Roasted Blue Potato Wedges with Fresh Herbs

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roasted blue potato wedges

I have to tell you: I’m a sucker for blue food. Especially food that you don’t always expect to be blue. (You know what I’m talking about. Anything blue raspberry flavored, etc. And bonus points if it makes your tongue change color.)

Call it a weakness.

So, you can imagine that I’m thrilled as can be whenever I can get my paws on nice-looking blue potatoes.

blue potatoes cut into wedges

You could probably blast these at super high heat in the oven and get them nice and crunchy. A lot of folks make oven-baked fries that way, say 20 or 25 minutes at 450 degrees.

Me, I prefer to roast them for about an hour at a lower temperature. I’m not a kitchen scientist, but I swear that there’s something about doing it this way that makes them a little nuttier. (Anyone, anyone?)

roasted blue potatoes hot out of the oven

What is a blue potato, anyway?

Blue potatoes, native to South America, have been popping up in American markets since the 1970s. Aside from their striking color, though, they taste pretty much like a regular potato. (No blue raspberry flavor here, sorry.) The insides will range from solid blue, to speckled, like mine.

inside a blue potato

They get their blue color from anthocyanin pigments. That’s the same phytochemical that makes cabbage purple and blueberries blue. Anthocyanin is also a source of antioxidents. (Hello, a healthier potato? Yes, please!)

Blue potatoes are a medium starch potato. This means that they’re starchy enough to make fabulous mashed potatoes, and waxy enough to hold their own in potato salad.

a bite of blue potato

A lot of folks are partial to making red, white, and blue potato salad around July 4.

This is a really simple recipe. It’s a great, easy weeknight alternative to french fries. I tossed the potato wedges with some fresh, minced herbs, garlic, and olive oil, then baked ’em in the oven.

fresh thyme, rosemary and oregano

Roasted Blue Potato Wedges with Fresh Herbs

1 lb. blue potatoes
1 Tbls. fresh green herbs, minced (I used rosemary, thyme, and oregano)
1 clove garlic, minced
1/4 cup olive oil
kosher salt
freshly cracked black pepper

Serves about 4 as a side

Preheat your oven to 350 degrees. Line a sheet pan with parchment paper and set aside.

Grab your potatoes. I got mine from a local farmer’s market, but I have seen ’em in some Whole Foods.

dirty blue potatoes

Scrub ’em clean under cold water. You can peel them if you like. Blue potatoes have relatively thin skins, so I don’t bother. Nip out any big eyes with a sharp paring knife and discard.

scrubbed blue potatoes

Blue potatoes tend to be on the smaller side, so I just whack each potato into quarters, like this.

blue potato cut in half

blue potato cut in quarters

Put your potato wedges in a large bowl. Toss in the chopped herbs.

cut blue potatoes with herbs

Give them a good drink of olive oil. A quarter of a cup is usually good for about a pound of wedges.

pour the oil on the potatoes

Add the garlic and some kosher salt and freshly cracked black pepper.

garlic and potatoes

And toss to coat well.

potatoes coated in olive oil and herbs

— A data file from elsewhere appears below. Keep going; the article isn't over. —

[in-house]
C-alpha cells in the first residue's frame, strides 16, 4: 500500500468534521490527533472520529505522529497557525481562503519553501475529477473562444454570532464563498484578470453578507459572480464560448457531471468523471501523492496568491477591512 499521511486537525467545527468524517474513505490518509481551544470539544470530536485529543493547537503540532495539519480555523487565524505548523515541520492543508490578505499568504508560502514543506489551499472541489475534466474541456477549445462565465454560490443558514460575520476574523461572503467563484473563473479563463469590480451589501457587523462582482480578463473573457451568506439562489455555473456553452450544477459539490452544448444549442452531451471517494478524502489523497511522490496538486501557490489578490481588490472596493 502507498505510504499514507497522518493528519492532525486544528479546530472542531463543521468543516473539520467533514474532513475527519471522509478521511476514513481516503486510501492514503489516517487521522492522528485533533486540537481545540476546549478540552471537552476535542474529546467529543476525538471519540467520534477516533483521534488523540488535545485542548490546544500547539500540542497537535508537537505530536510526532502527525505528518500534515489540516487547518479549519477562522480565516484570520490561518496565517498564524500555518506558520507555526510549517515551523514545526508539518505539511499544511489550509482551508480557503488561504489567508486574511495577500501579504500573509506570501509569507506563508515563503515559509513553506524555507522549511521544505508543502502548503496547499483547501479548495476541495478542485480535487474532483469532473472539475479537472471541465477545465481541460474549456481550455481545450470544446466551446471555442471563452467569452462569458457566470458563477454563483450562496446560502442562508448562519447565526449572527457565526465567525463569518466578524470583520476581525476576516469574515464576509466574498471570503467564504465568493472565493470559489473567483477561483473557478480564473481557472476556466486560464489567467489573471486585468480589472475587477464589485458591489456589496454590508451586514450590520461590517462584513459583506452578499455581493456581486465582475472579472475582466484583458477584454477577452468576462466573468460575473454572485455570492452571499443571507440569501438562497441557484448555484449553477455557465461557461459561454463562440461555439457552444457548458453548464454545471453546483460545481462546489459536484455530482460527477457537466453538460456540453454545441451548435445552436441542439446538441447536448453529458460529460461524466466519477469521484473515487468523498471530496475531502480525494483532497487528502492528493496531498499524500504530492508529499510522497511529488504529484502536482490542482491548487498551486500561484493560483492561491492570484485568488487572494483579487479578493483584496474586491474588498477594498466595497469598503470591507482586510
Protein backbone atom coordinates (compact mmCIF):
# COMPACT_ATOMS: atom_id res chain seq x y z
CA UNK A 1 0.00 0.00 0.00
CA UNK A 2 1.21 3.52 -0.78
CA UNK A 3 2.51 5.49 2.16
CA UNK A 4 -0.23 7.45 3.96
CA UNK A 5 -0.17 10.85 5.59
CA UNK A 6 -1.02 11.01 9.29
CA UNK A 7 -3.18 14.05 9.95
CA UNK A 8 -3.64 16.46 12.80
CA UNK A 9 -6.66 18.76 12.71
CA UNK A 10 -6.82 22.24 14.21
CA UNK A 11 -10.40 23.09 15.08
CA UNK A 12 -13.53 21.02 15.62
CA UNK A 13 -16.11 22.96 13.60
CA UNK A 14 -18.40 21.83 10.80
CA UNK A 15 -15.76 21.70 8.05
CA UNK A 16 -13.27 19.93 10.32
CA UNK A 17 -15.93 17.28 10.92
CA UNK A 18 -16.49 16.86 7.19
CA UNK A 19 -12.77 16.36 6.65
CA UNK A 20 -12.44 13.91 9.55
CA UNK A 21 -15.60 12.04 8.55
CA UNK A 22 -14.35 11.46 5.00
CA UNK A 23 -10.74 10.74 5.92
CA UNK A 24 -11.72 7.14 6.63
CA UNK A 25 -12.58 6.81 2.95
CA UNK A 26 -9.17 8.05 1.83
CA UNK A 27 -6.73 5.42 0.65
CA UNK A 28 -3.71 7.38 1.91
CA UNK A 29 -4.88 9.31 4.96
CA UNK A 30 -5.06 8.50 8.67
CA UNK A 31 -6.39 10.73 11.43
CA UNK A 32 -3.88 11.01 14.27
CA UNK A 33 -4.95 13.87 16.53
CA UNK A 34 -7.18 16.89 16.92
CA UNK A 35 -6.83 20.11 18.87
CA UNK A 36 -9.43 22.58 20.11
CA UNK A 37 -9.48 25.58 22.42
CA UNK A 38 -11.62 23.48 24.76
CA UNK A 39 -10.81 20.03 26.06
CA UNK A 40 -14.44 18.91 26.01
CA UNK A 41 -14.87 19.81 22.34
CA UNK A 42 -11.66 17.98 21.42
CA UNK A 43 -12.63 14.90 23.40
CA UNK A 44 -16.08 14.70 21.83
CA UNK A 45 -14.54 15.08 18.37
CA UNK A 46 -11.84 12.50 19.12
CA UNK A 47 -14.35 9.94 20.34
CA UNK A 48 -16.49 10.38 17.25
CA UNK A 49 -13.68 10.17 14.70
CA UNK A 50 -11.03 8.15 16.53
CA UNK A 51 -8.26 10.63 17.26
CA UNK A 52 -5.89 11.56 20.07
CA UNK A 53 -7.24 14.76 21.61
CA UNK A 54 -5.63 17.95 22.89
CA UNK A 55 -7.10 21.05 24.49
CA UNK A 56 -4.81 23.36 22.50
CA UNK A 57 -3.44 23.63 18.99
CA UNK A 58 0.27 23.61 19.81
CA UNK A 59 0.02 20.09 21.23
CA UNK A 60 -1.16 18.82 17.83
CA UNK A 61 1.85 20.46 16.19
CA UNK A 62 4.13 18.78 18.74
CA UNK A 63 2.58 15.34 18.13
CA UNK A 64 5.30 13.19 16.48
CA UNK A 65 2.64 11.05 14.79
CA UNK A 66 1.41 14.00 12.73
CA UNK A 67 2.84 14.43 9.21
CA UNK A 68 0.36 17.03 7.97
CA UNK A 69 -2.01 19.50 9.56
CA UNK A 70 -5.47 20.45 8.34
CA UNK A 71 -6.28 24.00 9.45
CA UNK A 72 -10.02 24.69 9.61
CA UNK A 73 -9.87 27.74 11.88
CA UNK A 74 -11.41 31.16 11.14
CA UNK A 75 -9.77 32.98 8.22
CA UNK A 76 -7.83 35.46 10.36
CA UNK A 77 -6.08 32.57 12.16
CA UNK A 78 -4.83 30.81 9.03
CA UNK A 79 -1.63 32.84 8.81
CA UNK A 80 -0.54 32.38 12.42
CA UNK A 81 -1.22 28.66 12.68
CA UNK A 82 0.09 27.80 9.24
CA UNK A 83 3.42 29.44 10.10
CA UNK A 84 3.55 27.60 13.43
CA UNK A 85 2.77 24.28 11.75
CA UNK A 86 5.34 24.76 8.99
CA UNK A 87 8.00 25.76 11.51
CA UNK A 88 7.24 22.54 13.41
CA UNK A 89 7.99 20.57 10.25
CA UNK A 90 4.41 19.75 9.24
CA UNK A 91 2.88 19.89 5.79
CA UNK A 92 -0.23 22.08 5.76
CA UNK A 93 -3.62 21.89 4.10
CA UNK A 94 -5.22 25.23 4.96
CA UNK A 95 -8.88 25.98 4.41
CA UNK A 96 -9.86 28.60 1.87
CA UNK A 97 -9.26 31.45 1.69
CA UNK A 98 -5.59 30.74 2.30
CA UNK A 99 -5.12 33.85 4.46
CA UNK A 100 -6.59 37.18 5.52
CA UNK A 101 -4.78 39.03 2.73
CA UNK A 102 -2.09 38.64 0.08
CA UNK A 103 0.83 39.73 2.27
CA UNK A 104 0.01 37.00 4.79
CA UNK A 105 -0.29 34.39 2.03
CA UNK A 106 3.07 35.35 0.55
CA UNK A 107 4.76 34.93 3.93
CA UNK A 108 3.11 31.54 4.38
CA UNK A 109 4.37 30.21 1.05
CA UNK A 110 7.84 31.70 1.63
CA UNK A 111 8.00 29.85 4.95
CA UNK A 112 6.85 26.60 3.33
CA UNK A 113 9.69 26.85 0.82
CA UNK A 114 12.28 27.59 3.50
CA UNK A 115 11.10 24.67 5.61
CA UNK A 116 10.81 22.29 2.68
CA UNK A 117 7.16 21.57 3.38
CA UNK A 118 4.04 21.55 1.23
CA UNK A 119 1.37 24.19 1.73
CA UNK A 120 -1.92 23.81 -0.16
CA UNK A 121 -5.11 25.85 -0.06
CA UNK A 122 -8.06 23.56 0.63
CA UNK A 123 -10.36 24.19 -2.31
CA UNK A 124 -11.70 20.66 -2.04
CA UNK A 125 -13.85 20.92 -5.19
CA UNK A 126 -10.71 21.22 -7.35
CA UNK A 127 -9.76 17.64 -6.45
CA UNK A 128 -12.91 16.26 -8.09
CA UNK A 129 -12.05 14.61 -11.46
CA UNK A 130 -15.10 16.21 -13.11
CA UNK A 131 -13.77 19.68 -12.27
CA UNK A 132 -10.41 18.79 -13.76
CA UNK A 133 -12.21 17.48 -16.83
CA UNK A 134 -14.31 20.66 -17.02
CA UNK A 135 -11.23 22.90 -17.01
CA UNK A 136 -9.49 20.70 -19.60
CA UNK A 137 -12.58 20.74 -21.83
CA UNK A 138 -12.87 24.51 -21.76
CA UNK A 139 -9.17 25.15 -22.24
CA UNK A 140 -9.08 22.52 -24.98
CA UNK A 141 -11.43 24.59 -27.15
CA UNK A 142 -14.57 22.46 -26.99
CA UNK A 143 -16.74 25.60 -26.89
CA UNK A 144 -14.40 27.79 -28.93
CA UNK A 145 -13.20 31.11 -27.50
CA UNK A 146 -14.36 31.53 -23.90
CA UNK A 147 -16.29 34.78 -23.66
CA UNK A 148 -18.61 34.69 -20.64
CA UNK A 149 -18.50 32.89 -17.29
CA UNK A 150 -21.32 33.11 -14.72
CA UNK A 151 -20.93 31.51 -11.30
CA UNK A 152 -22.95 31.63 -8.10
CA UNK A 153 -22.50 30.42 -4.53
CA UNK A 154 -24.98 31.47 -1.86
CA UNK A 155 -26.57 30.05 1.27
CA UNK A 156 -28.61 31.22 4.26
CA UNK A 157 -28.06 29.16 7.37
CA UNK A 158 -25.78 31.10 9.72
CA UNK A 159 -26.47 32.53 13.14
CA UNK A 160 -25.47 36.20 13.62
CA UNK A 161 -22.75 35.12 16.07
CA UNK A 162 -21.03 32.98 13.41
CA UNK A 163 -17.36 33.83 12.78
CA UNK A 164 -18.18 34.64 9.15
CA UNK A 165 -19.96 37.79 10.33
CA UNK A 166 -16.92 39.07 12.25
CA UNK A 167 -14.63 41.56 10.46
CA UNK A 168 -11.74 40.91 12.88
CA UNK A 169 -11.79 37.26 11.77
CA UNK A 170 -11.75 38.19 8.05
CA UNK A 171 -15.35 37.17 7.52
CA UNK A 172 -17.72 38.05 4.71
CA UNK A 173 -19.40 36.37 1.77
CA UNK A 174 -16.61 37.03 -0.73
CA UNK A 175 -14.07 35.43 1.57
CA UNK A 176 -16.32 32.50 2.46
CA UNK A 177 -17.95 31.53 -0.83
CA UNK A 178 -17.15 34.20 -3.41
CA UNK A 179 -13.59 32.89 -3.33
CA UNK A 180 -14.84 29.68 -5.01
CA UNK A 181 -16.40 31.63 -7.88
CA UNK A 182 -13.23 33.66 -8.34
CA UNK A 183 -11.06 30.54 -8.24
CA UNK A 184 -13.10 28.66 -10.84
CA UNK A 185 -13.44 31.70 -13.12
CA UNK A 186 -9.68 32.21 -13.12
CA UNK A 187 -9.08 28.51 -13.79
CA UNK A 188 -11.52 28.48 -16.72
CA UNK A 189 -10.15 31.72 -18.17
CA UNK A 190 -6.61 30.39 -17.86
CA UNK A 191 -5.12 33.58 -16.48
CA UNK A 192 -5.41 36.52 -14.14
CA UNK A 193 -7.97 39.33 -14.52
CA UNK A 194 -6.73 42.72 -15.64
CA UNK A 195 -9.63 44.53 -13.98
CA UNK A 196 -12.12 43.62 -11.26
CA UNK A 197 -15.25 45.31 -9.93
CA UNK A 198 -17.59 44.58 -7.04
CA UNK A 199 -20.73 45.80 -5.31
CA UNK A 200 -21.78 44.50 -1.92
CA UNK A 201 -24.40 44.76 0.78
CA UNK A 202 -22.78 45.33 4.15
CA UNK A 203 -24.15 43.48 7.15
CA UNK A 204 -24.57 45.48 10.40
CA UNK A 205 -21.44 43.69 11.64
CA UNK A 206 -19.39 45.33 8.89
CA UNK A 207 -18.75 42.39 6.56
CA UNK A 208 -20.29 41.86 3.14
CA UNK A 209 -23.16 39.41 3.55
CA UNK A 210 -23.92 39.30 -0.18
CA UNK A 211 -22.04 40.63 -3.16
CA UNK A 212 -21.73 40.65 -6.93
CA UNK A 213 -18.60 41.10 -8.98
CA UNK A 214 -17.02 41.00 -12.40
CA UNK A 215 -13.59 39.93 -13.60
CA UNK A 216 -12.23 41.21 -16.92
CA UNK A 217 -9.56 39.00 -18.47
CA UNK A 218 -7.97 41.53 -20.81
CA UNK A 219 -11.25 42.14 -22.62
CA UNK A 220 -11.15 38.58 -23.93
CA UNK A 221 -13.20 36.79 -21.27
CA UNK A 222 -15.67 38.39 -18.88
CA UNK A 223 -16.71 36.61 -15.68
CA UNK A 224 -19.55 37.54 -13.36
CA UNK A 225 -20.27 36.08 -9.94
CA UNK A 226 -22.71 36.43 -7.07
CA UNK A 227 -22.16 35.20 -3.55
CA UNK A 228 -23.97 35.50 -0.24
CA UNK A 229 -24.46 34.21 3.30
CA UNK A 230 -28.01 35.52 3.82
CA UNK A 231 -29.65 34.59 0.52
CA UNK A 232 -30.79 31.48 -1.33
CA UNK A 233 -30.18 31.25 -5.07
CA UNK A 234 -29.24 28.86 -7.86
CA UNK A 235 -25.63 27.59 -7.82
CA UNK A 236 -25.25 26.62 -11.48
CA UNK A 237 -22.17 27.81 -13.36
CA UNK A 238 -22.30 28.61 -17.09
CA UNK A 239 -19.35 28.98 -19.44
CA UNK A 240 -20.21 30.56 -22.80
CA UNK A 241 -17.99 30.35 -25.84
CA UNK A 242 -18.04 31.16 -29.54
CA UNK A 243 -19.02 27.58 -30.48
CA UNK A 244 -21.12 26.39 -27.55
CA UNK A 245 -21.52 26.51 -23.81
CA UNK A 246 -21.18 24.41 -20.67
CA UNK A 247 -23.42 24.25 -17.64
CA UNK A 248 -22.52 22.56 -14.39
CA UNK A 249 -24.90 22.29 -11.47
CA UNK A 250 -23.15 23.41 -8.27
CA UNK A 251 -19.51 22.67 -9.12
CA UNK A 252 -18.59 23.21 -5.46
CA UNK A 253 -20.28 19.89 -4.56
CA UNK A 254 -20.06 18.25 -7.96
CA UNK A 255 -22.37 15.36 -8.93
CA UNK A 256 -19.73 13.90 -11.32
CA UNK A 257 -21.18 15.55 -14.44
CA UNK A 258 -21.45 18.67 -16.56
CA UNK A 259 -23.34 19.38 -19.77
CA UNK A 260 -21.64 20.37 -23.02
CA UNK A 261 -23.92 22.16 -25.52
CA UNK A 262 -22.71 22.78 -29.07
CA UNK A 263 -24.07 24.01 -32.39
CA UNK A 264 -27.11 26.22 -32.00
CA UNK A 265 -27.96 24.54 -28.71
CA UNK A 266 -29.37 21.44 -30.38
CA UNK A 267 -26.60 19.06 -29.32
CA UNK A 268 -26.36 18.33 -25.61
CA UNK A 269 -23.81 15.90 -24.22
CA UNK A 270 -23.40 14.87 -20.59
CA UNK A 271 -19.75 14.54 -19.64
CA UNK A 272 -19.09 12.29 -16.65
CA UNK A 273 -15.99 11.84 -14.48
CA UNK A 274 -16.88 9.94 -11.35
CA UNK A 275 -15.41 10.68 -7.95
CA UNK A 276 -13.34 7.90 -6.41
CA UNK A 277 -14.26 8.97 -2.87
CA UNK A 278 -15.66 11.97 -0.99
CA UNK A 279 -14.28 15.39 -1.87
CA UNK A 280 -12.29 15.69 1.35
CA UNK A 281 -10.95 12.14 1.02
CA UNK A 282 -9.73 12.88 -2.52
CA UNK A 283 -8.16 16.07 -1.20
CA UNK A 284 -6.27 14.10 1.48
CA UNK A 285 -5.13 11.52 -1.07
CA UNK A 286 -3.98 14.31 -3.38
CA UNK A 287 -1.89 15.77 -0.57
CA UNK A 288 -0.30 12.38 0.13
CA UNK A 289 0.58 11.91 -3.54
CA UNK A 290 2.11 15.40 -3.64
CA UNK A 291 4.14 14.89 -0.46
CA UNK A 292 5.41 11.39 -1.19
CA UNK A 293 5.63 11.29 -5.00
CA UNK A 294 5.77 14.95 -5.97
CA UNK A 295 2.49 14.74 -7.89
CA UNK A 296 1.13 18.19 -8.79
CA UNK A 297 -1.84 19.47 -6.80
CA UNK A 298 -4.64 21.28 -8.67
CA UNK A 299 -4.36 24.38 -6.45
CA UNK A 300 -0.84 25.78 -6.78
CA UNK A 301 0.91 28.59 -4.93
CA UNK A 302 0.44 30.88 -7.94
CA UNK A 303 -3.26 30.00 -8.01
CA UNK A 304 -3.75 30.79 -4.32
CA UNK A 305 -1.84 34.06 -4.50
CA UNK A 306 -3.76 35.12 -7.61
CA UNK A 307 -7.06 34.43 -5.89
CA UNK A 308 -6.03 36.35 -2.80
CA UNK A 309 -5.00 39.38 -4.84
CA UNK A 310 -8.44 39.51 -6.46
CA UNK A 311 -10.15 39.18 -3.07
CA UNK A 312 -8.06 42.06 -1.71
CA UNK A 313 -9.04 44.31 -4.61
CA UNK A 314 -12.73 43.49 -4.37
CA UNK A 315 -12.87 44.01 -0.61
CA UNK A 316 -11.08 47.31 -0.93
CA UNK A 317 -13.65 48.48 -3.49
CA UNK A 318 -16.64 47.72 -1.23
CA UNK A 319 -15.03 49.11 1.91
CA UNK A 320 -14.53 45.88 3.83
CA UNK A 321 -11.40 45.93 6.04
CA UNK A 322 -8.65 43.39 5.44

Spread them out on your prepared pan.

potato wedges ready for roasting

Pop them into your preheated 350-degree oven. Roast for about an hour, stirring them once about halfway through.

roasted blue potato wedges with herbs

They’re done when they’re crisp and brown on the edges.

crispy brown potato

Serve hot or at room temp. To reheat, pop them in a 250-degree oven for about 15 minutes, or until warm throughout.

bowl of crisp blue potato wedges

(Seriously, yum!)

inside a potato wedge


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Jessie Cross is a cookbook author and creator of The Hungry Mouse, a monster online food blog w/500+ recipes. When she's not shopping for cheese or baking pies, Jessie serves as an Associate Creative Director at PARTNERS+simons, a boutique ad agency in Boston. She lives in Salem, Massachusetts with her husband and two small, fluffy wolves.


    • Blue potatoes easily obtainable here at Winter Farmers’ Market in Vancouver. They come from the Helmers’ potato farm in Pemberton (2 hrs north of Vancouver). Love em longer and lower temp to get that crisp outside and creamy inside. roast some nice thick stubby carrots with them as well.

  1. Blue is my favorite color! And potatoes are my starch of choice. Well, mac & cheese would be a close second. Hope you’re having a great weekend!

  2. Well I tried this recipe. It was my first time trying the blue potatoes. Anyways, it was good, but I think it’d taste the same using other types of potatoes. So I’ll stick with the cheap russet and red skinned potatoes for now.

    Blue potatoes, their expensive and they kind of smell bad until you cook them.

    • Oh wow, interesting. Mine didn’t smell at all. I wonder if yours were on the old side, maybe? Strange. I got my blue potatoes at my local farmer’s market, so they didn’t cost that much. This would definitely work well with regular ole red potatoes, too.


  3. I love Blue Potatoes!! I hate when people call them purple potatoes, ha! I’m going to try this recipe out, have been looking for a way to color up my life!

  4. I tried these tonight mixed with some sweet potato wedges and they were fantastic! I cooked them at 400 for about 45 mins, turning 1/2 way through, but otherwise followed the recipe. This was my first time with blue potatoes and they are my new fave…great recipe, thanks.

  5. I made this last week and it was so delicious. My husband and I ate all 4 servings we had prepared. This week I tried a different recipe and it only had me cook the potatoes for 35 min at 425°. The faster potatoes were not nearly as crispy as this Hungry Mouse recipe. I’ll be bookmarking this one and forgetting the other. Also, the fresh herbs were essential! Thanks!